Sharisse could give mayor ammunition for Annapolis

February 25, 1997|By MICHAEL OLESKER

WE COME TO Sharisse, advancing down Pennsylvania Avenue yesterday between La Princess Nails and Paradise Liquors with her baby wrapped in a blanket against the morning's cold and the mayor of Baltimore looking toward Annapolis and wondering how to ask for help.

The mayor could tell Annapolis about Sharisse. She is 16. He could talk about the baby in Sharisse's arms. The baby is 6 months old. The mayor, who wishes to coax $254 million for schools out of a balking legislature, could bring up last week's Annie E. Casey report on troubled children, and mention those like Sharisse and her baby, and talk about the morning crowd on Pennsylvania Avenue, because all are the embodiment of the Casey report, and the school troubles, and the things that shame this City Hall administration.

"Where you going with your baby?" Sharisse was asked yesterday morning.

"My mother's house," said Sharisse. She wore a black overcoat and earrings, and brown hiking boots, and took long high-hurdler strides past a man with a borrowed metal shopping cart attempting to sell a few stray items to two elderly women who were listening to none of his pitch.

"No school?"

"I tried to go to school," Sharisse said. "But my baby's father didn't come around this morning."

"Where was that?"

"My grandmother's," Sharisse said. "Where I was."

"And where was your baby's father?"

Detained by the police, it turns out. There was a call to the grandmother's house from a district police lockup. The father of the baby was waiting to see a court commissioner about bail. The father is 21 and went all the way to the 10th grade before reaching age 18 and dropping out for other pursuits.

On Pennsylvania Avenue, Sharisse shrugs her shoulders and dabs tenderly at the blanket around her baby's face as she walks past boarded-up rowhouses. In the Casey report of last week, we were informed of the obvious: Things are very bad for a lot of children in this city, who tend to take their troubles into adulthood and into the various neighborhoods.

The Casey Foundation is a national organization based in Baltimore and devoted to improving the lives of disadvantaged rTC children. The mayor could bring bus loads of these children to Annapolis, where he spends these days asking for money and attempting to reach the conscience of legislators with troubles of their own.

He should show them the Casey report. He wants money for the city's public schools, and his entire argument is wrapped in this report, which says that life is worse for children growing up in Baltimore than in almost any of the other great American cities.

On what grounds? On the grounds of teen-age births, low birth-weight babies, children living in single-parent families, children living on welfare subsistence, living in poverty, living in distressed neighborhoods, and dropping out of school more than any other kids.

Much of this could be seen on Pennsylvania Avenue yesterday morning, heading toward 10 o'clock, long after the start of school, where teen-age boys stood on the street in front of decayed housing, where women who looked like grandmothers walked with two or three toddlers at a time, and where Sharisse and her baby passed the Bad Boyz storefront and glanced at two teen-age girls, no older than 17, walking with their own toddlers, who looked 2 or 3 years old.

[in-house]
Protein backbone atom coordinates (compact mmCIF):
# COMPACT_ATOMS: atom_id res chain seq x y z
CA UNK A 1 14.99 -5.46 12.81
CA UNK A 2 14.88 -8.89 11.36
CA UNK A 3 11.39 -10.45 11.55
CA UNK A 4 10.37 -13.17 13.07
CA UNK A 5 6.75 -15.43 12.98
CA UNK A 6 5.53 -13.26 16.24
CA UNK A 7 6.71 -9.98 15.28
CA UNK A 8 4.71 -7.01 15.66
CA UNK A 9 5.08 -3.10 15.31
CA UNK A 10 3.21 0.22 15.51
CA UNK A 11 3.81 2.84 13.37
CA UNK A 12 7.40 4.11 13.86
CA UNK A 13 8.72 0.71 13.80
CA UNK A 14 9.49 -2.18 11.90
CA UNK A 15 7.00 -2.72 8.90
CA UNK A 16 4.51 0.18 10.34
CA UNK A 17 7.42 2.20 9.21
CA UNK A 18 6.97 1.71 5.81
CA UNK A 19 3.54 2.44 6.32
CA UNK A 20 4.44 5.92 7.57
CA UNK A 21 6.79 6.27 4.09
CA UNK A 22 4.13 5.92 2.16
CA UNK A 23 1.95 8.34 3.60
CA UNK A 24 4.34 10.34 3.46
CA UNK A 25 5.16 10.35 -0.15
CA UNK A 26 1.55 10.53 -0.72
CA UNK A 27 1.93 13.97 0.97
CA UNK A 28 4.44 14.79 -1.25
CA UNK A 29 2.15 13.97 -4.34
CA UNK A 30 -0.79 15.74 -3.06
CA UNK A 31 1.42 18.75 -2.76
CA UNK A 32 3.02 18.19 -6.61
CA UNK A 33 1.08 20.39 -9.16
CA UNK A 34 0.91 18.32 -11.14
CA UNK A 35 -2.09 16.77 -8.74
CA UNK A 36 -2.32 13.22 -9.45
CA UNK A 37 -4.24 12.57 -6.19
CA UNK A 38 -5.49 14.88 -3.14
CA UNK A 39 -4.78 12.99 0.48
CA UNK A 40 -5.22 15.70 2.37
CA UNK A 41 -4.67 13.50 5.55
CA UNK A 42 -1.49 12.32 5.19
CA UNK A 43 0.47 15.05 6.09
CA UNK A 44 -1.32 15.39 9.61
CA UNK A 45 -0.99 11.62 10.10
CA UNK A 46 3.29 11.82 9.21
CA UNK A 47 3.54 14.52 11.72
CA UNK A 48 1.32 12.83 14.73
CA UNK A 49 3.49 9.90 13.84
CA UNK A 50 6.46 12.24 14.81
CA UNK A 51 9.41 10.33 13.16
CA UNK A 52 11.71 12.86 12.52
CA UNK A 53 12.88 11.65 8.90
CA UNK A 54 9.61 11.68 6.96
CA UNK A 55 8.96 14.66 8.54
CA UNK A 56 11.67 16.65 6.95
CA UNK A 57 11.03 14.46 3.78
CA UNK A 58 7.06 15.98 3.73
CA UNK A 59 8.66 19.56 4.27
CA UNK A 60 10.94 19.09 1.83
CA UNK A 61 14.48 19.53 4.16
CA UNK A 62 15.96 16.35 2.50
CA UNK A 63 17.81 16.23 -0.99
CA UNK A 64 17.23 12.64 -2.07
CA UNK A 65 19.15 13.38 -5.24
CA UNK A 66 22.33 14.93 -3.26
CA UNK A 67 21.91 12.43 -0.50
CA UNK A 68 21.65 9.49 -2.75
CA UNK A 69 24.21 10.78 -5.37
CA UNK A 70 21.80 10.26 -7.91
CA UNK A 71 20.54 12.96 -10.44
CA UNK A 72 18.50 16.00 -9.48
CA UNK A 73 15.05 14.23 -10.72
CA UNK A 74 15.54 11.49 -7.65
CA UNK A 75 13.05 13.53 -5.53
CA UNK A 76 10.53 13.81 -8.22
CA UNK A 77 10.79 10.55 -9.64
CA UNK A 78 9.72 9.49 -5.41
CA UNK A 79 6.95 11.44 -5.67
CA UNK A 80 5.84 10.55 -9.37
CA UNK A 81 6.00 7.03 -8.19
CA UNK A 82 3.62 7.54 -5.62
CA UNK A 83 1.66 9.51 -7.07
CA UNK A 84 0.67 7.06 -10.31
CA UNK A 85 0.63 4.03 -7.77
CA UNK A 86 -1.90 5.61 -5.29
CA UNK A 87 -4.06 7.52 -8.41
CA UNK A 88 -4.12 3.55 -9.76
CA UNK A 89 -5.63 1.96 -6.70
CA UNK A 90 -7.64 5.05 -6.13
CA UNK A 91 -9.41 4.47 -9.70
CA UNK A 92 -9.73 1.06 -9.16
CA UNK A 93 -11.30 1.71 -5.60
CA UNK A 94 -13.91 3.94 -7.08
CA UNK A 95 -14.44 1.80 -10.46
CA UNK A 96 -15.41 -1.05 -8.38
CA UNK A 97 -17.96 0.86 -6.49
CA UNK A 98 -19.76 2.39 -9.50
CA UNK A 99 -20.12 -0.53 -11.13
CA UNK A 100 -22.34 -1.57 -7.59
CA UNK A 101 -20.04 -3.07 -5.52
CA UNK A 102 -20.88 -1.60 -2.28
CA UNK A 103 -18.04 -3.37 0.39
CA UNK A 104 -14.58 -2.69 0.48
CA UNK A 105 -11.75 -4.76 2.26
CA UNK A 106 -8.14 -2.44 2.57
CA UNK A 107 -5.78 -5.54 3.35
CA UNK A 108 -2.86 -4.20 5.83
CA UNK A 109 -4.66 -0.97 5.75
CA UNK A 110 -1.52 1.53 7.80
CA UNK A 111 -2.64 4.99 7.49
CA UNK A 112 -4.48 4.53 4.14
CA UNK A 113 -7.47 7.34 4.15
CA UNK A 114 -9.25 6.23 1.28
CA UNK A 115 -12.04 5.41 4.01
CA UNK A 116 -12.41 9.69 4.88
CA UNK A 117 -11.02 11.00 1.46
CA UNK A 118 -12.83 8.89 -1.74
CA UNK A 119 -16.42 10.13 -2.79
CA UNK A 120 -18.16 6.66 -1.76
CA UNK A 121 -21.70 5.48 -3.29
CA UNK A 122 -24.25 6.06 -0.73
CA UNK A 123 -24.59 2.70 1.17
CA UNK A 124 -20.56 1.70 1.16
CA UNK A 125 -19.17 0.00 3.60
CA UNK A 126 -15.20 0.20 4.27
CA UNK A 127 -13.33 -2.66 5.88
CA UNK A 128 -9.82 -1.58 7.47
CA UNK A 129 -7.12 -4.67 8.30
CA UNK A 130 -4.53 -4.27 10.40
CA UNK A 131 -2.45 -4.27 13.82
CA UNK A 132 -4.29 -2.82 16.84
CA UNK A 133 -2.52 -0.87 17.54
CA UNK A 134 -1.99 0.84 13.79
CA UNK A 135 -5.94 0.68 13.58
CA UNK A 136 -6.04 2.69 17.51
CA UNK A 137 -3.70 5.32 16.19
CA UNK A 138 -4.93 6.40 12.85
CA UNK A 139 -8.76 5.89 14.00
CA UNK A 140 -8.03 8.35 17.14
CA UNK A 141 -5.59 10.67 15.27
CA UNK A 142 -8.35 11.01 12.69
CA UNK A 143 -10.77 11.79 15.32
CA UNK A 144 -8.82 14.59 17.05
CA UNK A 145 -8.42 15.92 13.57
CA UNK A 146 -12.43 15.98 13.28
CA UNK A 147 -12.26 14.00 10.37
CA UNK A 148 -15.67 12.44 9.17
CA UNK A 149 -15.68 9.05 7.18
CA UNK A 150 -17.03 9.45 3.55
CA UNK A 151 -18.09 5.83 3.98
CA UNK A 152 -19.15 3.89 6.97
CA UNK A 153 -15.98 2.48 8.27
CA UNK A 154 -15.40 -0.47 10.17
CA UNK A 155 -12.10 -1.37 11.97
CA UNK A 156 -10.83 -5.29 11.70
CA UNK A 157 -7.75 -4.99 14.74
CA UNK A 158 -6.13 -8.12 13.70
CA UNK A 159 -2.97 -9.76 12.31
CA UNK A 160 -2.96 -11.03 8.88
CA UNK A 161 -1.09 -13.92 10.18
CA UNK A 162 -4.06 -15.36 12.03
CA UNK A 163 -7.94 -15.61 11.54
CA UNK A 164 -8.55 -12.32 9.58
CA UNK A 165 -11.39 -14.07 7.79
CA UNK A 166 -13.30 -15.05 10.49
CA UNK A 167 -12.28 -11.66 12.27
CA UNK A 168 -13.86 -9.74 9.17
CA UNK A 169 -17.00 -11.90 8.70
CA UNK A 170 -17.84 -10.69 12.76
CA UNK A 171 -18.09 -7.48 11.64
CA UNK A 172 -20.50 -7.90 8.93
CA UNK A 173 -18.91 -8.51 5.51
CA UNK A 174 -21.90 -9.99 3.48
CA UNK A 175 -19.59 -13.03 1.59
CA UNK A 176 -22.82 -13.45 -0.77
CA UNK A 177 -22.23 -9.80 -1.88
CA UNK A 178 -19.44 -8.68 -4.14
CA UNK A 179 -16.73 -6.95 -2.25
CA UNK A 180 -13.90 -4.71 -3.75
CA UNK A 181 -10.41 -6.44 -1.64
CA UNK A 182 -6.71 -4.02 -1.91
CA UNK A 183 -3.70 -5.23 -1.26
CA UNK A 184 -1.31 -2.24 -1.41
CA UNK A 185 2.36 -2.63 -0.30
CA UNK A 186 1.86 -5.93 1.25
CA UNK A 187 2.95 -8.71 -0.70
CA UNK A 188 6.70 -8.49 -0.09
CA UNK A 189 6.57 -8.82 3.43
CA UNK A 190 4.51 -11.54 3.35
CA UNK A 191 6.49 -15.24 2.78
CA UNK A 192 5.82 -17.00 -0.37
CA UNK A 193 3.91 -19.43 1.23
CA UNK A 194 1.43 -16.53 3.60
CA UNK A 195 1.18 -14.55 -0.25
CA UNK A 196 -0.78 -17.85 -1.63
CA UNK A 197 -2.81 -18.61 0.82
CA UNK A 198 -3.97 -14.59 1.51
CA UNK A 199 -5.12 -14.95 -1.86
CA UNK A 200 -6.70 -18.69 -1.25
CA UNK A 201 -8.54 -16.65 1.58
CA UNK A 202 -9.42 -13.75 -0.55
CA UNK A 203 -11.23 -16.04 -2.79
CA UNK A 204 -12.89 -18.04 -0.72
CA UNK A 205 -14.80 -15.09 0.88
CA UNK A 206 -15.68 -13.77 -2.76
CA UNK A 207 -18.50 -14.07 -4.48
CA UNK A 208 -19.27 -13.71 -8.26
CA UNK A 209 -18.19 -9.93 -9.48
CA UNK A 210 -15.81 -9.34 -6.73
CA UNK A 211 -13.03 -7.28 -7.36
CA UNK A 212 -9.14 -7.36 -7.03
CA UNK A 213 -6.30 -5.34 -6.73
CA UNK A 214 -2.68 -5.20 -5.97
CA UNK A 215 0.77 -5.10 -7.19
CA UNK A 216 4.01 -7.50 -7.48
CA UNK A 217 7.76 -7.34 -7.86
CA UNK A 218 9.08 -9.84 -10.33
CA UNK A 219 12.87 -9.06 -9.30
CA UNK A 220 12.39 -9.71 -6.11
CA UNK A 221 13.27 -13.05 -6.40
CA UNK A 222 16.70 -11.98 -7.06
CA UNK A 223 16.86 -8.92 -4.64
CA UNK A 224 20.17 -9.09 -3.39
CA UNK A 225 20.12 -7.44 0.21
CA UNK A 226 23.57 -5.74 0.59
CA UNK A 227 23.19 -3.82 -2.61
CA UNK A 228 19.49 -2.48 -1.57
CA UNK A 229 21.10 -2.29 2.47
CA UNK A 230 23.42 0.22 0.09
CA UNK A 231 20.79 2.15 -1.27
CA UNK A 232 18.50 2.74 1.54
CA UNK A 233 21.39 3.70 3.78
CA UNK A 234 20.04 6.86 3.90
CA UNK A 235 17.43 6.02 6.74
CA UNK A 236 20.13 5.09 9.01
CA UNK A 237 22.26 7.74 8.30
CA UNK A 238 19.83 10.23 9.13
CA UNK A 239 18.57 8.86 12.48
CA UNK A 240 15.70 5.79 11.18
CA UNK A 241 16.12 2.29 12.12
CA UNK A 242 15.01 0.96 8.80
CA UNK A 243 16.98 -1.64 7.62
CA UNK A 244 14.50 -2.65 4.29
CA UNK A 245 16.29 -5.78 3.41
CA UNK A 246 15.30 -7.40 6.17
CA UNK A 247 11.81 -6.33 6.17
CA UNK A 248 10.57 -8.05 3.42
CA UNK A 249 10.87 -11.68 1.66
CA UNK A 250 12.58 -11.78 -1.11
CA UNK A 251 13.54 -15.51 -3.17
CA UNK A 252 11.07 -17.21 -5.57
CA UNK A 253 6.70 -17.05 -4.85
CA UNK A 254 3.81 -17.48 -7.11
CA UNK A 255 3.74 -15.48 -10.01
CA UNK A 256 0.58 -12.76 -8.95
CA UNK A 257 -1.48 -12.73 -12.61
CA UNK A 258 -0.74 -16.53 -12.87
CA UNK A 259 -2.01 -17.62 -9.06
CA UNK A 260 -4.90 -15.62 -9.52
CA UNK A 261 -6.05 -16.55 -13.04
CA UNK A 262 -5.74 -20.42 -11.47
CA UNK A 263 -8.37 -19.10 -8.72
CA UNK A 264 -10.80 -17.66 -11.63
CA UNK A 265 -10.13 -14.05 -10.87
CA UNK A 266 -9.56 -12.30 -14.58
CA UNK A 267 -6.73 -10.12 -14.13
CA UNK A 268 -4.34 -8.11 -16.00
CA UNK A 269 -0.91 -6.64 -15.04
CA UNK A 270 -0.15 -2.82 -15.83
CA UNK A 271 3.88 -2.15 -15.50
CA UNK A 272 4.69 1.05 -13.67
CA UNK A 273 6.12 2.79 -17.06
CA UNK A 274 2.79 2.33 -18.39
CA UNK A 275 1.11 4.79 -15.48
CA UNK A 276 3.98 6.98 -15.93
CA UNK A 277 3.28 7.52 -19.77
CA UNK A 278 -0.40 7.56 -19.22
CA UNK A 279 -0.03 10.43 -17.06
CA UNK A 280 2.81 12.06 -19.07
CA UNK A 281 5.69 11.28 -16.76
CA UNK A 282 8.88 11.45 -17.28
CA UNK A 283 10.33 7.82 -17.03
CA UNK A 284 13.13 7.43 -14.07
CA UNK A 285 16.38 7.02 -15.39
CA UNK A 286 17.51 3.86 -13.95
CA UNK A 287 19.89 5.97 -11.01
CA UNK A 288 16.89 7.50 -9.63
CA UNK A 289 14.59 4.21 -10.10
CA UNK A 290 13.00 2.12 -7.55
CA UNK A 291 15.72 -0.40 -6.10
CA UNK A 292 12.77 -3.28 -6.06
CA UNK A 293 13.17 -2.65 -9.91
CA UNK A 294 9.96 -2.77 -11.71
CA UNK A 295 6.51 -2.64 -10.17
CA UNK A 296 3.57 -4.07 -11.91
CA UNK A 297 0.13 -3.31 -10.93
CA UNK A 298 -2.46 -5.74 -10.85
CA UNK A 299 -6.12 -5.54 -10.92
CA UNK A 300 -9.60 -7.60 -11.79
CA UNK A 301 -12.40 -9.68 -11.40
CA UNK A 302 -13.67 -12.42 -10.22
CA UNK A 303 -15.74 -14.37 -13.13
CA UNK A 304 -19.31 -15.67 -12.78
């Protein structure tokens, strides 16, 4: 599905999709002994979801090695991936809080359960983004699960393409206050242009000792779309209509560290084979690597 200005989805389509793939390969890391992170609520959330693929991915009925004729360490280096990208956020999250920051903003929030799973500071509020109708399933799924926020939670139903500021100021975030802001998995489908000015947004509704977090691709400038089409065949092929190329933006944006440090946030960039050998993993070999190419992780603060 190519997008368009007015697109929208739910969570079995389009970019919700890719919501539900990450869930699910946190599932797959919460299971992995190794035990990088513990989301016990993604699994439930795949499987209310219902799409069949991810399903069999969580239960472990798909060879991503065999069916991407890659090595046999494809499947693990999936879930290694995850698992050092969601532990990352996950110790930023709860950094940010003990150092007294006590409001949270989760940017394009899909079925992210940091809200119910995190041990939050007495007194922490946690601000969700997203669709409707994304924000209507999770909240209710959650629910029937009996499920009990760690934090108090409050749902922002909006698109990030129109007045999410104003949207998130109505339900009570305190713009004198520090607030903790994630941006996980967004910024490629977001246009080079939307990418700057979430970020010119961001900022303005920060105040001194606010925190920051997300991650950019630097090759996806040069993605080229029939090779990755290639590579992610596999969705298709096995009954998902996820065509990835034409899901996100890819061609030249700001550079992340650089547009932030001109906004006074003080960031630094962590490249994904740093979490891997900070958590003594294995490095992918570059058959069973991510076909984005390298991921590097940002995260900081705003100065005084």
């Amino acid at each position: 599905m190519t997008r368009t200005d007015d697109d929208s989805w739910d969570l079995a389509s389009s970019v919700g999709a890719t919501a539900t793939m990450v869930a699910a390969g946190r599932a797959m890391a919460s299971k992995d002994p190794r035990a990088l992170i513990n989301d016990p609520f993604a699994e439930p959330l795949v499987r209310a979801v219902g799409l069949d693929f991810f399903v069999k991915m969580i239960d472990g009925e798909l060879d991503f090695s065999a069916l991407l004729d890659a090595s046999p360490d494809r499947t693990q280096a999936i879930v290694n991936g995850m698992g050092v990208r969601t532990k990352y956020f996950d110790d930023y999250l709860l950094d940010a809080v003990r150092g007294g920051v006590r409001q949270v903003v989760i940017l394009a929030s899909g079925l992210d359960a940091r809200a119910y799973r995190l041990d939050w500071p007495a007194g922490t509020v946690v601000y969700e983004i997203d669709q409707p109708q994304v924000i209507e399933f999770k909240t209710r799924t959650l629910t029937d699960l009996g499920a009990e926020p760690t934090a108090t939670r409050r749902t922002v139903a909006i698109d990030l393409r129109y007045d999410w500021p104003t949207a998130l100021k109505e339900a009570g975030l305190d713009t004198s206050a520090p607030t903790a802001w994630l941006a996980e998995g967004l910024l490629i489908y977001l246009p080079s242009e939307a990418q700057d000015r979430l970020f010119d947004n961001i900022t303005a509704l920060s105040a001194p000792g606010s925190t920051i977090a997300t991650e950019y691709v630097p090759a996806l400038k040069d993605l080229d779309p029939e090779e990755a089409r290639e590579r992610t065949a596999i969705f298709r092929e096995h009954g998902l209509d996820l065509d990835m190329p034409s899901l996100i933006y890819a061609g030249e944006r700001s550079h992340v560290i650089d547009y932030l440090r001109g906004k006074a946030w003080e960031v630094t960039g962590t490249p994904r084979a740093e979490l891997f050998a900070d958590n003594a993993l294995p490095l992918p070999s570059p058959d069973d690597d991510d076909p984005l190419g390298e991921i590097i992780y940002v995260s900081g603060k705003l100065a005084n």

In a perverse way, the Casey report is a gift to Mayor Kurt L. Schmoke. It becomes his argument. It puts into words and numbers the very things that tear at his city's public schools, the special problems faced by its children. When suburban legislators, hearing his pleas for vast millions, tell him they've got problems of their own, the Casey report is his natural response.

What's more, the $254 million school deal is everybody's assurance that it's not just throwing more money at this mess. In exchange for funds, the state takes control. It takes control of a system that ranks last in the state in student performance, a system where 50 of the city's 170 schools have been declared academic disaster areas. In the rest of the entire state, only two other schools have been so designated.

With the proposed school deal, Schmoke yields almost all of his power over the schools to a new board of commissioners who would run the system as an independent agency. This is the message state schools Superintendent Nancy S. Grasmick is trying to get through to legislators: There are strings attached to the money.

For all of this mayor's good intentions on children and education, the results have been endlessly depressing. Some of this is beyond his reach; he can't go into individuals' homes and tell them how to raise their children.

But among the great disappointments of this mayor is his choice of people running the important agencies, such as schools and housing; and how silent he's been about standards of community behavior, how clueless he seems about the need to publicly articulate the things that are tearing his city apart.

And now he goes to Annapolis, pleading for money for the public schools and for all the children like Sharisse, with suburban legislators who imagine they've got troubles that compare even vaguely.

Pub Date: 2/25/97

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